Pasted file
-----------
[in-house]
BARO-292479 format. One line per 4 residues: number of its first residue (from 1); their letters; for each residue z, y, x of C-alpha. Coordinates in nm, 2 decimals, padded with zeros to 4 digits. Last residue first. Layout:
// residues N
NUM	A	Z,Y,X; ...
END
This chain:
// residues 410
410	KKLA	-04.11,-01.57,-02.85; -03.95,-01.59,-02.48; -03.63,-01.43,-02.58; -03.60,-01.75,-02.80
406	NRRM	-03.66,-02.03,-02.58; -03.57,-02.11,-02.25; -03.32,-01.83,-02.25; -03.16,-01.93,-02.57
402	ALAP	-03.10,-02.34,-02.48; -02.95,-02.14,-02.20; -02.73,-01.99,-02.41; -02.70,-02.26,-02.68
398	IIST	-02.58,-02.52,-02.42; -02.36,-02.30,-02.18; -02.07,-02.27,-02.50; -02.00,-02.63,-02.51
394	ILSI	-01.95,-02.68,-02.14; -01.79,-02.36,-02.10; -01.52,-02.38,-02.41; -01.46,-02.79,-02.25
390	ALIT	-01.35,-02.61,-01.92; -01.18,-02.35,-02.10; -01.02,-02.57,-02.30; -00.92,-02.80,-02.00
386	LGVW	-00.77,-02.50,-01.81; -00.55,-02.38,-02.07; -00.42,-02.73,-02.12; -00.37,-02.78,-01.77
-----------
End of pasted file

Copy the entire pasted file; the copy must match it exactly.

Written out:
[in-house]
BARO-292479 format. One line per 4 residues: number of its first residue (from 1); their letters; for each residue z, y, x of C-alpha. Coordinates in nm, 2 decimals, padded with zeros to 4 digits. Last residue first. Layout:
// residues N
NUM	A	Z,Y,X; ...
END
This chain:
// residues 410
410	KKLA	-04.11,-01.57,-02.85; -03.95,-01.59,-02.48; -03.63,-01.43,-02.58; -03.60,-01.75,-02.80
406	NRRM	-03.66,-02.03,-02.58; -03.57,-02.11,-02.25; -03.32,-01.83,-02.25; -03.16,-01.93,-02.57
402	ALAP	-03.10,-02.34,-02.48; -02.95,-02.14,-02.20; -02.73,-01.99,-02.41; -02.70,-02.26,-02.68
398	IIST	-02.58,-02.52,-02.42; -02.36,-02.30,-02.18; -02.07,-02.27,-02.50; -02.00,-02.63,-02.51
394	ILSI	-01.95,-02.68,-02.14; -01.79,-02.36,-02.10; -01.52,-02.38,-02.41; -01.46,-02.79,-02.25
390	ALIT	-01.35,-02.61,-01.92; -01.18,-02.35,-02.10; -01.02,-02.57,-02.30; -00.92,-02.80,-02.00
386	LGVW	-00.77,-02.50,-01.81; -00.55,-02.38,-02.07; -00.42,-02.73,-02.12; -00.37,-02.78,-01.77